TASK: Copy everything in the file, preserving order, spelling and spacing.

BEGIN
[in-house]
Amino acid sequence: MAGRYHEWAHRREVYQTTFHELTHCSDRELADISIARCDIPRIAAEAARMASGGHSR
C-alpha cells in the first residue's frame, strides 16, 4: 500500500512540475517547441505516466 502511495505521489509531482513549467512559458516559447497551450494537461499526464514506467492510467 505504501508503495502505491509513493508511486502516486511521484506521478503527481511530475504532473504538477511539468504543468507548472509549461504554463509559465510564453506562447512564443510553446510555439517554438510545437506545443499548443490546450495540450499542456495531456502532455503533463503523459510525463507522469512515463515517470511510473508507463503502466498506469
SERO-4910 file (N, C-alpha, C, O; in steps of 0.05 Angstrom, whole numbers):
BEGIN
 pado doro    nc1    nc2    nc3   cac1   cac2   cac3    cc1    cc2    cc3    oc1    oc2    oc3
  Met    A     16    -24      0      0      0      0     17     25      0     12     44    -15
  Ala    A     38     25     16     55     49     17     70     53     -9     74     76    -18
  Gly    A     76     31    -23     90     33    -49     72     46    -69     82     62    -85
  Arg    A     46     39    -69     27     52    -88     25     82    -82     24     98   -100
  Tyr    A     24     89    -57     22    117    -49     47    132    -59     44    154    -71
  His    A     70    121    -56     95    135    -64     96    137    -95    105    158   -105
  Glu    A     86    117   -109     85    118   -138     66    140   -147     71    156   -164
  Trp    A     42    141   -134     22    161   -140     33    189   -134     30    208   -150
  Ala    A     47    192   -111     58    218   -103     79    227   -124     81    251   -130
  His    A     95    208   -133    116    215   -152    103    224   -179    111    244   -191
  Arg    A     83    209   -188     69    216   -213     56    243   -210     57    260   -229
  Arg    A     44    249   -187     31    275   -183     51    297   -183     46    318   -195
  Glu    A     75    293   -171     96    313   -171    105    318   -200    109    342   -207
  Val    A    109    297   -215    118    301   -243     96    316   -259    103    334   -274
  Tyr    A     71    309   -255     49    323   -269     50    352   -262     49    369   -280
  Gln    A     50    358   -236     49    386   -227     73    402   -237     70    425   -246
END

[in-house]
Amino acid sequence: MAGRYHEWAHRREVYQTTFHELTHCSDRELADISIARCDIPRIAAEAARMASGGHSR
C-alpha cells in the first residue's frame, strides 16, 4: 500500500512540475517547441505516466 502511495505521489509531482513549467512559458516559447497551450494537461499526464514506467492510467 505504501508503495502505491509513493508511486502516486511521484506521478503527481511530475504532473504538477511539468504543468507548472509549461504554463509559465510564453506562447512564443510553446510555439517554438510545437506545443499548443490546450495540450499542456495531456502532455503533463503523459510525463507522469512515463515517470511510473508507463503502466498506469
SERO-4910 file (N, C-alpha, C, O; in steps of 0.05 Angstrom, whole numbers):
BEGIN
 pado doro    nc1    nc2    nc3   cac1   cac2   cac3    cc1    cc2    cc3    oc1    oc2    oc3
  Met    A     16    -24      0      0      0      0     17     25      0     12     44    -15
  Ala    A     38     25     16     55     49     17     70     53     -9     74     76    -18
  Gly    A     76     31    -23     90     33    -49     72     46    -69     82     62    -85
  Arg    A     46     39    -69     27     52    -88     25     82    -82     24     98   -100
  Tyr    A     24     89    -57     22    117    -49     47    132    -59     44    154    -71
  His    A     70    121    -56     95    135    -64     96    137    -95    105    158   -105
  Glu    A     86    117   -109     85    118   -138     66    140   -147     71    156   -164
  Trp    A     42    141   -134     22    161   -140     33    189   -134     30    208   -150
  Ala    A     47    192   -111     58    218   -103     79    227   -124     81    251   -130
  His    A     95    208   -133    116    215   -152    103    224   -179    111    244   -191
  Arg    A     83    209   -188     69    216   -213     56    243   -210     57    260   -229
  Arg    A     44    249   -187     31    275   -183     51    297   -183     46    318   -195
  Glu    A     75    293   -171     96    313   -171    105    318   -200    109    342   -207
  Val    A    109    297   -215    118    301   -243     96    316   -259    103    334   -274
  Tyr    A     71    309   -255     49    323   -269     50    352   -262     49    369   -280
  Gln    A     50    358   -236     49    386   -227     73    402   -237     70    425   -246